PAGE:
[pmwiki-users] ZAPauth & PmWiki

The Editor editor at fast.st
Mon Oct 16 18:16:31 CDT 2006

Thanks very much for the info.  Very helpful. The more I see how
PmWiki was designed the more I want ZAP to tap into its existing
features as closely as possible, as PmWiki is truly a brilliant piece
of software.

On 10/16/06, Patrick R. Michaud <pmichaud at pobox.com> wrote:
> On Mon, Oct 16, 2006 at 04:49:47PM -0400, The Editor wrote:

>     SDV($ZAPauth['email'], 'admin');
>     if (CondAuth($pagename, $ZAPAuth['email'])) execute emailer();

This is clear enough.  I presume it will automatically get the user's
info from the cookie.  So I don't need to submit it in any way with
the form, correct?  This will help at least by allowing me to restrict
certain features based on user permissions. But for non-authenticated
users, it won't do much of anything, or is there some session value
set immediately upon browsing a PmWiki page that can differentiate a
page visitor from a forged header? Maybe based on an ip address or
something?  IE, something connected with a "read" auth?

> > > > > Also, on a related note, how does PmWiki avoid forged headers with an
> > > > > upload form?  ...
> PmWiki doesn't care if the form comes from a PmWiki page or from
> some other source (e.g. forged) -- that's not the basis for PmWiki's
> security.
> Using the upload example -- when someone (or something) makes a submission
> to PmWiki to upload a file, the submitted form contains the upname,
> upfile, etc.  fields as you describe above.  At that point PmWiki
> asks the question "Is the submitter authorized to upload the file I've
> just received to the page specified by the form?"  It does this by
> making a call to RetrieveAuthPage, as in:
>     $page = RetrieveAuthPage($pagename, 'upload', true, READPAGE_CURRENT);
> RetrieveAuthPage looks at any authid/authpw fields in the form
> just submitted, as well as any credentials previously entered for
> the session (stored in session variables) to determine if the
> action is allowed.  The 'true' argument in RetrieveAuthPage
> says that if the action is not allowed, then send back an
> authorization form to obtain the credentials needed to
> perform the operation.

This is very nice.  I presume if you left out the "true" or set to
"false", the action would just fail? "upload" can be any action?  And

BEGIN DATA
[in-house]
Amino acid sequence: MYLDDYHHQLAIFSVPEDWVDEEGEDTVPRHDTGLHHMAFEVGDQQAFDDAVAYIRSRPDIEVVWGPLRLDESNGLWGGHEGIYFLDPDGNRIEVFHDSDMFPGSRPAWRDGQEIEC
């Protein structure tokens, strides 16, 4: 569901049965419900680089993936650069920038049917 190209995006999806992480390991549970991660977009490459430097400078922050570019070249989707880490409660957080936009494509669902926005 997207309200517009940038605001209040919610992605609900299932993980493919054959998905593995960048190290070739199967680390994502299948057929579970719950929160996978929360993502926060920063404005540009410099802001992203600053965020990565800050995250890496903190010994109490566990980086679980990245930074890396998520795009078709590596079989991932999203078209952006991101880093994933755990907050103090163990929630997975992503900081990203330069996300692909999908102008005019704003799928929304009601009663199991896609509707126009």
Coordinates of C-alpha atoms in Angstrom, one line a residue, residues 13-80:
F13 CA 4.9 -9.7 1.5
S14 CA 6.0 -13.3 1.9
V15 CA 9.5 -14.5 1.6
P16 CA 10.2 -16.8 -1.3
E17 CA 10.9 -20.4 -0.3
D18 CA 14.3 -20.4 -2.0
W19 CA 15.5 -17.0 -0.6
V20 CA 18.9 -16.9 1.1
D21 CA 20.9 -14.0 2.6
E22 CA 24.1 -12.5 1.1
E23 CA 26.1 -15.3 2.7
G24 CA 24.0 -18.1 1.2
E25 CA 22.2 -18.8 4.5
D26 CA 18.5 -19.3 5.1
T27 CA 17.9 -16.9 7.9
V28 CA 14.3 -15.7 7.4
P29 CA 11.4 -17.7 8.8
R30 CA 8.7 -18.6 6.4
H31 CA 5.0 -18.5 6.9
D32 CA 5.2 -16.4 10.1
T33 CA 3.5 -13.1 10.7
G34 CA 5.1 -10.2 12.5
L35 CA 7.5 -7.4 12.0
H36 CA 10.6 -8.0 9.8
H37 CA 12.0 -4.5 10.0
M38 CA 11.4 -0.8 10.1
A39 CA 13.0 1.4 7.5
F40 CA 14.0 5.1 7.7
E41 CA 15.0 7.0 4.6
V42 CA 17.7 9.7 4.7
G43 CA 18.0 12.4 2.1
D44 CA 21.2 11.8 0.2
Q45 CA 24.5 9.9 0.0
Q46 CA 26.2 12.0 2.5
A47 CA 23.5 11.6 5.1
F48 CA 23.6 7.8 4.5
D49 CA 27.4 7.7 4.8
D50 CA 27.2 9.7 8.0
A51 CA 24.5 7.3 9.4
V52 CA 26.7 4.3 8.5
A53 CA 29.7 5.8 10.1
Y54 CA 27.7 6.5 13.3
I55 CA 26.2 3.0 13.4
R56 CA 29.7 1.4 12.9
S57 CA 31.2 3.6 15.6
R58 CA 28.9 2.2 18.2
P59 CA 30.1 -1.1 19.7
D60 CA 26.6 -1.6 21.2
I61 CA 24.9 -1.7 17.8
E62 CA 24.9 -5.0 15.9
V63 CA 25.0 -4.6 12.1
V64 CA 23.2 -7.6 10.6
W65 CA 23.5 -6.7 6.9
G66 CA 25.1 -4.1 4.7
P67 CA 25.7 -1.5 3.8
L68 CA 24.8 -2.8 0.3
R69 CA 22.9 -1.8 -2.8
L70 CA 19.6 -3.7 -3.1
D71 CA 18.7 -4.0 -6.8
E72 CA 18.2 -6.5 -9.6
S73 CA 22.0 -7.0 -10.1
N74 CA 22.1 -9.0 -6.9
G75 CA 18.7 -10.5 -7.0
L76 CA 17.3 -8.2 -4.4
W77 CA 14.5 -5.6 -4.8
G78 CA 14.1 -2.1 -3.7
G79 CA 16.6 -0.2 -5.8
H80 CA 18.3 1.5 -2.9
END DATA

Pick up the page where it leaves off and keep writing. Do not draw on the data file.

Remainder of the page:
what is $page, a boolean?  Or does this line actually initiate the
action if it passes muster?

> You may reasonably ask why I suggested the "keep track of
> which forms have been sent out" approach in an earlier mail
> on this topic.  The answer is that ZAP seems to want a
> different approach to access control -- ZAP wants to allow
> people to create and modify pages even if they don't have
> edit permission in the PmWiki sense, and ZAP wants the
> displayed input form to determine which page(s) the end-user
> is allowed to modify on a subsequent request.  That's a
> substantially different model (and has more room for unwanted
> surprises) than the "every-request-carries-its-own-credentials
> or is prompted for them" model that PmWiki implements.

Yes, it is true, ZAP bypasses normal permissions, but I may need to
create new permissions based on the ZAP action, and just use that
instead of edit or read.  Then I should be able to use the PmWiki
system more closely.  ZAP would just mean permission to submit and
process a form.  I remember you gave me some information about how to
set ZAP as a page attribute--now I understand more fully what that

> Still, this is a problem quite similar to the one I'm
> having with ?action=insert, so it's possible that the core
> will add "authorize based on having seen a given form in
> the current session" abilities too.  But the authorization
> code is already such that I'm wary to make too many changes to it,
> and I'm not keen on adding *yet another* dimension to the
> core authorization code, since it has so many already.

How would action=insert be different?  Already PmWiki allows open
editing unless you choose to clamp it down.  This seems to be another
way of allowing that.  What it can do is very limited--just insert
text to a page.

The problem with ZAP of course is it has more dangerous
capabilities--with power to do all kinds of damage!  : )  For most
uses I can require a user to be logged in which should prevent forged
headers, but there's no way to do that for a login form!

I think the random number idea has great merit, BUT it seems it must
be tagged to something connected to the user to really work.  Maybe an
IP address.  Or perhaps, if I set the session variable to the
pagename, and the value equal to the random number, that would work.
The hacker knows the pagename, but can't create the variable. The
question remains though, can a forged form be created that looks like
it is coming from a given pagename, and fool PmWiki into believing it
is from Main.SomeForm? Otherwise the could browse to the form page,
steal the random number and pass it in that way...  : (

I've been thinking about adding a locking option which allows you to
define which fields can be processed and storing that as a session
variable when the form is marked up.  This would ignore anything else
submitted. Or perhaps defining a field list in a config file for zap
forms submitted by unauthenticated users.  This would unfortunately,
probably prevent the auto login feature, which several people have
asked for.  But maybe not... Hmmm.  Ideas...

Thanks again for helping me work through this.  I know ZAP will be a
useful addition to PmWiki once it is on a secure foundation, and the
code snippets begin to proliferate.  I have recently come up with some
clever forms to emulate intrasite email between members, using
pagelists.  It is quite powerful.  Even better than the instant
messaging system I use now, which is based on comment boxes.  Ahhh,
but to get past the secure foundation...


More information about the pmwiki-users mailing list